Alanna Shwed

program: PhD in kinesiology
supervisor: Dr. heather gainforth

Is the research system broken?
Alanna’s research involves working alongside a spinal cord injury research organization to support an increase in the quantity and quality of research partnerships.

Rita Lam

supervisor: Dr. Sepideh Pakpour

Shining light to a healthy building: indoor daylight and indoor microbiome
Rita’s research aims to understand the interactions between two healthy building foundations: indoor daylight and indoor microbiome. Specifically, she studies the effect of indoor daylight through a newly developed electrochromic smart window on the microbiome within the building. The results of her study can provide important insights for future healthy building design and infectious disease control in all built environments.

Quinn Malone

program: PhD in kinesiology
supervisor: Dr. Chris McNeil & Dr. Brian Dalton

High-and-mighty or dazed-and-confused? How acute cannabis intoxication affects our motor function
Cannabis is an effective treatment for a variety of conditions, including chronic pain, epilepsy, Parkinson’s disease, and others. However, the functional consequences associated with acute cannabis intoxication are poorly characterized. This presents a major concern as health professionals may be hesitant to recommend, and individuals may be reluctant to use, cannabis if resulting functional deficits are unknown. Quinn’s research explores how acute cannabis use impacts functional motor behaviours and the underlying mechanisms to lay a foundation for further work in developing cannabis products and effective medicines.

Kirstin Pulles

program: Ma in interdisciplinary graduate studies
supervisor: Dr. Jon Corbett & Dr. Mary Stockdale

The role of unions in climate activism
Many academics have theorized that unions will be key players in climate change advocacy. However, there are few case studies which explore how union and community partnerships can develop. Public transportation may be a climate issue that can build broad advocacy movements which include both transit unions and community members. Kirstin helped to launch a campaign for better transit in Kelowna which is co-led by Fridays for Future Kelowna and ATU Local 1722. She is a participatory activist researcher studying the campaign while also helping to lead it.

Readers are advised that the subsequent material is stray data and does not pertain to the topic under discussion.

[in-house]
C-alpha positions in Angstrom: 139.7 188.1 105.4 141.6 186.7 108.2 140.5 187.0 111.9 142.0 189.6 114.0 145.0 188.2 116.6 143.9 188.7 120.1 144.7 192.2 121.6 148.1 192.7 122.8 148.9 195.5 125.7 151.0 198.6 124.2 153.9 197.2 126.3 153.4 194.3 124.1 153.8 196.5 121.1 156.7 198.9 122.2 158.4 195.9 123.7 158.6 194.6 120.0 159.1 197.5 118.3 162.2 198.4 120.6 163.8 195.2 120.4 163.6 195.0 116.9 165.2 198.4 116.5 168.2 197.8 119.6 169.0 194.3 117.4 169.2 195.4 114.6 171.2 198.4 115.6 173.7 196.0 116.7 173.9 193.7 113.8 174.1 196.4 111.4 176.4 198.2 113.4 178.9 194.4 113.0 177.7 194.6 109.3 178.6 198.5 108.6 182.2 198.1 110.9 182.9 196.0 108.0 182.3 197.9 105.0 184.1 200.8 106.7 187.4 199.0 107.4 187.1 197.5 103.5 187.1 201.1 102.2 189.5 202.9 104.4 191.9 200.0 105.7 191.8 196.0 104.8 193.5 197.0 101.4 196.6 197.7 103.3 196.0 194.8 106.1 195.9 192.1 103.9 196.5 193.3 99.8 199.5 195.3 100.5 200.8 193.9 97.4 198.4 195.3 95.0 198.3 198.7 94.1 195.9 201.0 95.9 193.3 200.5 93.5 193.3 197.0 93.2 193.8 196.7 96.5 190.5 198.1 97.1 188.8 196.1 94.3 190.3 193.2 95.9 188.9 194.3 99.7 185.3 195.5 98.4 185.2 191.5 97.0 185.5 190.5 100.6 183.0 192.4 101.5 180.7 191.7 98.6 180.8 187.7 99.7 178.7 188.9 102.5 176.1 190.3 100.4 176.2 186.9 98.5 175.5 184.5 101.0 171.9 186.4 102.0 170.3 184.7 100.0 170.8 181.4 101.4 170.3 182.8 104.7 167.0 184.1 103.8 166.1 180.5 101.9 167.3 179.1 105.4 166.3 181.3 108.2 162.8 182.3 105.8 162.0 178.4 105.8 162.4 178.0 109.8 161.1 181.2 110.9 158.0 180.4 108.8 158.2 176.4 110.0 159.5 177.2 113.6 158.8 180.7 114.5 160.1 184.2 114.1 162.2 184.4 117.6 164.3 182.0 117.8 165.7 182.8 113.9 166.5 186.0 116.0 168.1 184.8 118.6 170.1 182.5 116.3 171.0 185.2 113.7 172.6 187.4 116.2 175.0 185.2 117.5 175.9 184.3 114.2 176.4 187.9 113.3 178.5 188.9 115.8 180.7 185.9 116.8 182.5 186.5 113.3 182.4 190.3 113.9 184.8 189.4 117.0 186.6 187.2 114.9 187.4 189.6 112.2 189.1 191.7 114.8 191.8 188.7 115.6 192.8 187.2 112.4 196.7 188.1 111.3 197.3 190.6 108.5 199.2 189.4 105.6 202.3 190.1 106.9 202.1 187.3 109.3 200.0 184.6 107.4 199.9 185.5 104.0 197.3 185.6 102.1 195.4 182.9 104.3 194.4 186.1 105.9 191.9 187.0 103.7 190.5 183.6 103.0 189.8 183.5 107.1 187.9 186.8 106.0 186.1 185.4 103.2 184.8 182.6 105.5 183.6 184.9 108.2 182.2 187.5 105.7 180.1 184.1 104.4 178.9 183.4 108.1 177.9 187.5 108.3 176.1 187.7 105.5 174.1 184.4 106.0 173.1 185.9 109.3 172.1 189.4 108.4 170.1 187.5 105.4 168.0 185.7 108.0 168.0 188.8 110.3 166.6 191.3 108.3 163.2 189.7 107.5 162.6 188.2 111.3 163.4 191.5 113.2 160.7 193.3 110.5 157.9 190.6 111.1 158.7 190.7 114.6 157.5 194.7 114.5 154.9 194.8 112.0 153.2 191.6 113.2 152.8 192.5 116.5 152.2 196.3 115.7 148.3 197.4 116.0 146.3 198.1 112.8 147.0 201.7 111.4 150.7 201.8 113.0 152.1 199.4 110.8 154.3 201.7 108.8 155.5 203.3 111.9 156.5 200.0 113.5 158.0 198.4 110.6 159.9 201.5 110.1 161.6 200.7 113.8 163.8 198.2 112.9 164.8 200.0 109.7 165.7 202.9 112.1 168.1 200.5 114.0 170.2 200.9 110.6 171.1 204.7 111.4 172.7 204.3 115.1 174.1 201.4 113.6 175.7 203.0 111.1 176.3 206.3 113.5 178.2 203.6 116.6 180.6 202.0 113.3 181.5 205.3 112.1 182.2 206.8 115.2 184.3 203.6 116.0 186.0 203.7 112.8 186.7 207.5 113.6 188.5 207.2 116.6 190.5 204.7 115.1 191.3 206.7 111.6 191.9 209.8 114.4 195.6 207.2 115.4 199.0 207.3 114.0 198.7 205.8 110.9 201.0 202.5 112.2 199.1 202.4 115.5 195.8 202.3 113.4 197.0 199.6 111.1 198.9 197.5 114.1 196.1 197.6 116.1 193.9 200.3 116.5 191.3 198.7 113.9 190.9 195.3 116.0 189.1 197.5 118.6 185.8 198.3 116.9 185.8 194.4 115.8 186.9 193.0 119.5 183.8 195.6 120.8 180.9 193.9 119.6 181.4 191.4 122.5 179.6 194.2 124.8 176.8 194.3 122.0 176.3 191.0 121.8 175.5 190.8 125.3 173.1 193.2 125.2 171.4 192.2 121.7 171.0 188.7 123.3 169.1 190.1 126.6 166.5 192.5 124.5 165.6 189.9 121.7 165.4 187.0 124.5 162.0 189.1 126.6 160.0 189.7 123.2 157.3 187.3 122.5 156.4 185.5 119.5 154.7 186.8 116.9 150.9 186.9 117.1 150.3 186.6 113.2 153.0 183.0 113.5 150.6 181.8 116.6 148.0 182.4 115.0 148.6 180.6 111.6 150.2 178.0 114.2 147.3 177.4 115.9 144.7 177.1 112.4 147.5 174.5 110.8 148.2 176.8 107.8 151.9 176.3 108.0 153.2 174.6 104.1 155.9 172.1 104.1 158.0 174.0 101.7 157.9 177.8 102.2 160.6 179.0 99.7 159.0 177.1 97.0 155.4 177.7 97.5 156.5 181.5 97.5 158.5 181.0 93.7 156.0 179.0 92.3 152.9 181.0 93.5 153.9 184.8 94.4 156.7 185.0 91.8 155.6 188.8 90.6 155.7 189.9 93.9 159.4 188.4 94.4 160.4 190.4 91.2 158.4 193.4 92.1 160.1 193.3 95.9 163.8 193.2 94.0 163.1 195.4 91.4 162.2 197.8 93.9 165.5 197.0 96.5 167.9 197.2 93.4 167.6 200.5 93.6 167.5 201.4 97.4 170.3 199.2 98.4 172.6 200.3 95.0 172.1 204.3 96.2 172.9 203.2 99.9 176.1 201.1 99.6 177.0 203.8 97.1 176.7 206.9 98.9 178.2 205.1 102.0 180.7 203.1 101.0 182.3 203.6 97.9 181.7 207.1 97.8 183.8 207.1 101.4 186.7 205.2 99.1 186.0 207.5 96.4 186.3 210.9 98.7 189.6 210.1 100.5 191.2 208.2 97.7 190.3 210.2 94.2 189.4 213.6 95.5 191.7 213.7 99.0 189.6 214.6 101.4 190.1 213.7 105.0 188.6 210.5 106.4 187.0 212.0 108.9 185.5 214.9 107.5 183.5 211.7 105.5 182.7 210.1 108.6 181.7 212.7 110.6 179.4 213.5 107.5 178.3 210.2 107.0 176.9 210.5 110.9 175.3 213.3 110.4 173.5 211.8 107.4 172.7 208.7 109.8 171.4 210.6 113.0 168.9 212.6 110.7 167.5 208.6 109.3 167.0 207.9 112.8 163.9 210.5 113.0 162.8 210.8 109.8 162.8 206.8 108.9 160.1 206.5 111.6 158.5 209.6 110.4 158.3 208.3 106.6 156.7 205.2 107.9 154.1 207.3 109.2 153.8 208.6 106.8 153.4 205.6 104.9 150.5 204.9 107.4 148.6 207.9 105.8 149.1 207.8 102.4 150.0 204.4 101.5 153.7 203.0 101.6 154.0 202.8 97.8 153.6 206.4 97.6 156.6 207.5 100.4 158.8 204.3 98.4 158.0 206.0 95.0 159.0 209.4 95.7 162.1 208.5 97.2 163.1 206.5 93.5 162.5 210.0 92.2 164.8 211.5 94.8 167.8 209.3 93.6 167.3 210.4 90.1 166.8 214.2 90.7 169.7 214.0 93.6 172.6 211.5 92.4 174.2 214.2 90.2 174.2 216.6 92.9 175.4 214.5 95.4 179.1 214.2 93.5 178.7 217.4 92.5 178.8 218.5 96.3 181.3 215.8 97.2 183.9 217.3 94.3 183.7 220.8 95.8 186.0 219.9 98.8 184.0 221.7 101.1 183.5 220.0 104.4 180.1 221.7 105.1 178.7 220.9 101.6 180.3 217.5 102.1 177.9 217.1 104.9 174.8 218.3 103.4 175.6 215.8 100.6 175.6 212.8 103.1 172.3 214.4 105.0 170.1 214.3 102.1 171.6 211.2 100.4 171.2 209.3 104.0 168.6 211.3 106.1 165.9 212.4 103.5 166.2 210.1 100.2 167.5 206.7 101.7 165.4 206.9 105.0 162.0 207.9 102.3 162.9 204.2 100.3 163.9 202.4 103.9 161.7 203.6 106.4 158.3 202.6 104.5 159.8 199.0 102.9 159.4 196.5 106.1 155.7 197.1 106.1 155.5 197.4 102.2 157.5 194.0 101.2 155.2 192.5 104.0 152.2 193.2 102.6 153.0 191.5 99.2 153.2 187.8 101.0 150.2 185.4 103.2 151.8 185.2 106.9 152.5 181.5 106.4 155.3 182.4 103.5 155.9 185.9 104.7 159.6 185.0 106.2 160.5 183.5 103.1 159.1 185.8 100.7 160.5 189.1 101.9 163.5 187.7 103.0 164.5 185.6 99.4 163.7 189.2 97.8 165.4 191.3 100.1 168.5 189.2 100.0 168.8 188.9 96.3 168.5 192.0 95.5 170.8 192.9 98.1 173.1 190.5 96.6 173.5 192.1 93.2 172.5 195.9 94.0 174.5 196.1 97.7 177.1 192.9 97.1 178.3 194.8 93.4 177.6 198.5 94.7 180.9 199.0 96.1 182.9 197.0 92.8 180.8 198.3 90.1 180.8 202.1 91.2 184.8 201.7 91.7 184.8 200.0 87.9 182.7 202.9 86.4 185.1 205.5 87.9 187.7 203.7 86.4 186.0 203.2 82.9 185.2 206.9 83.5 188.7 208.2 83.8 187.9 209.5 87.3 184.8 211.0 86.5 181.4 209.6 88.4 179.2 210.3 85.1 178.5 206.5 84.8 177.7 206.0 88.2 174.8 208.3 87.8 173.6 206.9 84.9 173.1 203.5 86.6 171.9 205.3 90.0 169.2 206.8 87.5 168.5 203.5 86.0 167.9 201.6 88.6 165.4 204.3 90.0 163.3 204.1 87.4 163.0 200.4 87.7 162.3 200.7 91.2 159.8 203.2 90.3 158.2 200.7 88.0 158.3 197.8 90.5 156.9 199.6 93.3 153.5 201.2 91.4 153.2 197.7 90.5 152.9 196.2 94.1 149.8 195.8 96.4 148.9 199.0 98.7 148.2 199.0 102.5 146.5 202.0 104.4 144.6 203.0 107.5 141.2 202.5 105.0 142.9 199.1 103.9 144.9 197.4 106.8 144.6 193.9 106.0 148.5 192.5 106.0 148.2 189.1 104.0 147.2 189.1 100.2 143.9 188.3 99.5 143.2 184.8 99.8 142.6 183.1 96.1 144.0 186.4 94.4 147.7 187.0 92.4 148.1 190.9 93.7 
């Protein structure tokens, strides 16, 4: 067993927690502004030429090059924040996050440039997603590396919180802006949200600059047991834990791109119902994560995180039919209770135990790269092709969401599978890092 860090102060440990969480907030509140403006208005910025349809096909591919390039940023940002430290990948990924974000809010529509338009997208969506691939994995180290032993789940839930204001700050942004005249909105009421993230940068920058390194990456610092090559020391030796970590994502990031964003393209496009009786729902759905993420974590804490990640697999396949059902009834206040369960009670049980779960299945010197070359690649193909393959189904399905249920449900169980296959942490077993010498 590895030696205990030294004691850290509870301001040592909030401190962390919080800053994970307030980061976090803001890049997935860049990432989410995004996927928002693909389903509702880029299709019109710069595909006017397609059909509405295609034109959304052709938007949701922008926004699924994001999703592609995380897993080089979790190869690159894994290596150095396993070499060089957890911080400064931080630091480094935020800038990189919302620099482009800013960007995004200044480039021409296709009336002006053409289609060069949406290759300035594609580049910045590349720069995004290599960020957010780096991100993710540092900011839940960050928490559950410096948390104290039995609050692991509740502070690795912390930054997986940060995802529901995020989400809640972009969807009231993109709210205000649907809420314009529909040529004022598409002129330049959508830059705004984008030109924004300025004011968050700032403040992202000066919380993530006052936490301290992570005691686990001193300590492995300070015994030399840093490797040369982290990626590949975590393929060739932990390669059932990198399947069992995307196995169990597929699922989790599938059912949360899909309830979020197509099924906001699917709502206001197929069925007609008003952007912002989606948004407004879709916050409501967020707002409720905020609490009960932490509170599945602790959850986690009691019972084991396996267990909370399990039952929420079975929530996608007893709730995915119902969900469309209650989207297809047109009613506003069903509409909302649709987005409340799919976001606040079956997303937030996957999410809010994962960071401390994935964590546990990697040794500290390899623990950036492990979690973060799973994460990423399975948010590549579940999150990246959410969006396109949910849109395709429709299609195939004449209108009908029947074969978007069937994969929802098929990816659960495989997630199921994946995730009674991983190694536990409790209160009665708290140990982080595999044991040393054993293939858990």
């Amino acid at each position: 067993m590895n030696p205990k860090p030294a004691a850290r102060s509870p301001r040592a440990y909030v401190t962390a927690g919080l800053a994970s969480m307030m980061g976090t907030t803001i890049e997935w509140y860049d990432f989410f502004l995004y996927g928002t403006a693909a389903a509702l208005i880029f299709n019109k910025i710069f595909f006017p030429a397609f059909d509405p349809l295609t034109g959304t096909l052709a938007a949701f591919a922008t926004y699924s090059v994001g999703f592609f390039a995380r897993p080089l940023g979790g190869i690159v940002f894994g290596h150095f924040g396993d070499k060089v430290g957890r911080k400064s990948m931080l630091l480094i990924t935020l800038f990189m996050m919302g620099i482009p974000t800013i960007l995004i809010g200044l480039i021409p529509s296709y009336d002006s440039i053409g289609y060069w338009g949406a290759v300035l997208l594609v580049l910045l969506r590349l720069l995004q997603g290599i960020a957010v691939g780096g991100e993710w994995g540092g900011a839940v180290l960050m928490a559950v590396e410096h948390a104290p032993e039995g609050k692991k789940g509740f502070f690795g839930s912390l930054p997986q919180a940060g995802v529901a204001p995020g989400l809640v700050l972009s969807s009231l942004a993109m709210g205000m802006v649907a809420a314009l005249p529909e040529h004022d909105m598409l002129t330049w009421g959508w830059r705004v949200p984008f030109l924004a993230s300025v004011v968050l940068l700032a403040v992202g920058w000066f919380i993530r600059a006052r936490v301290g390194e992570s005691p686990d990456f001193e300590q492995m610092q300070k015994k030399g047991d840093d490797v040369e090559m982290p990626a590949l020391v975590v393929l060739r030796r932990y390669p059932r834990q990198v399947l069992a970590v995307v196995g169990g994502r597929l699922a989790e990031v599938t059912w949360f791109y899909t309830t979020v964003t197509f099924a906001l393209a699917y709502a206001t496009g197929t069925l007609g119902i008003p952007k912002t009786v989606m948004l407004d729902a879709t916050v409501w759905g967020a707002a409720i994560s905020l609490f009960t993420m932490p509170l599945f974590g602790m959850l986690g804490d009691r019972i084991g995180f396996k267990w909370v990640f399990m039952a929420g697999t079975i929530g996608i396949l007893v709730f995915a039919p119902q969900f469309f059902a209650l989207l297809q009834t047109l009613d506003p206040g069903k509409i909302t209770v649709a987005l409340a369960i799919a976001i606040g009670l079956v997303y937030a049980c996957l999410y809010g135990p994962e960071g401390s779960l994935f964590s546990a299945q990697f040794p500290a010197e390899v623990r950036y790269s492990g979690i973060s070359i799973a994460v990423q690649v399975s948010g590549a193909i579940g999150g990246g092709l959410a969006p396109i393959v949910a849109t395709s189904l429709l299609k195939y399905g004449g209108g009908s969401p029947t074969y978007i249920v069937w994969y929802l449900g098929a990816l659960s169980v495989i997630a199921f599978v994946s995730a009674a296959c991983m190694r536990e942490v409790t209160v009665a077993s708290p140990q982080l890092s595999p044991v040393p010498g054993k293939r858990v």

Miriam Cummings

program: MFA IN Interdisciplinary Studies, Performance & Creative Writing
supervisor: denise kenney

Building inner abundance through live participatory performance
Miriam Cummings is an interdisciplinary artist whose poetry, playwriting, and performance examine intimacy, loss, and motion through the world: how we move and what moves us. Miriam co-founded Hopegrown Productions and has developed four new plays, including her award-winning solo show: The One. Miriam began an MFA in Interdisciplinary Studies at UBCO in Fall 2022. Her thesis is a research-creation project that will take the form of a live, participatory performance.

Clara Letef

program: MSC in Biochemistry and Molecular Biology
supervisor: Dr. Sanjoy Ghosh

Have you heard of vegetable oil?
The Western diet has become increasingly rich with vegetable oils, which primarily contain omega-6 fats. The surplus of these omega-6 fats in our diet (as compared to a balanced omega 3 fat to 6 ratio) may have negative impacts in terms of inflammation in the heart. Clara’s research focuses on how this high omega-6 diet impacts cellular and physiological functioning in the heart, and how we can avoid chronic inflammation which may lead to cardiovascular disease, cardiac fibrosis, and other negative health outcomes.

Nasim Hajati

program: Master of Applied Science in Electrical Engineering
supervisor: Dr. Rudolf Seethaler

Automated Negative Pressure Chamber to Test Heart Performance Factors on Rats
Nasim’s research involves building an automated lower-body negative pressure chamber to control blood pressure in the heart of rats. This chamber allows scientists to test new medications on rats for heart performance factors in a non-invasive manner. She is hoping that with this method, we could achieve higher test result accuracy with minimal damage to the rat.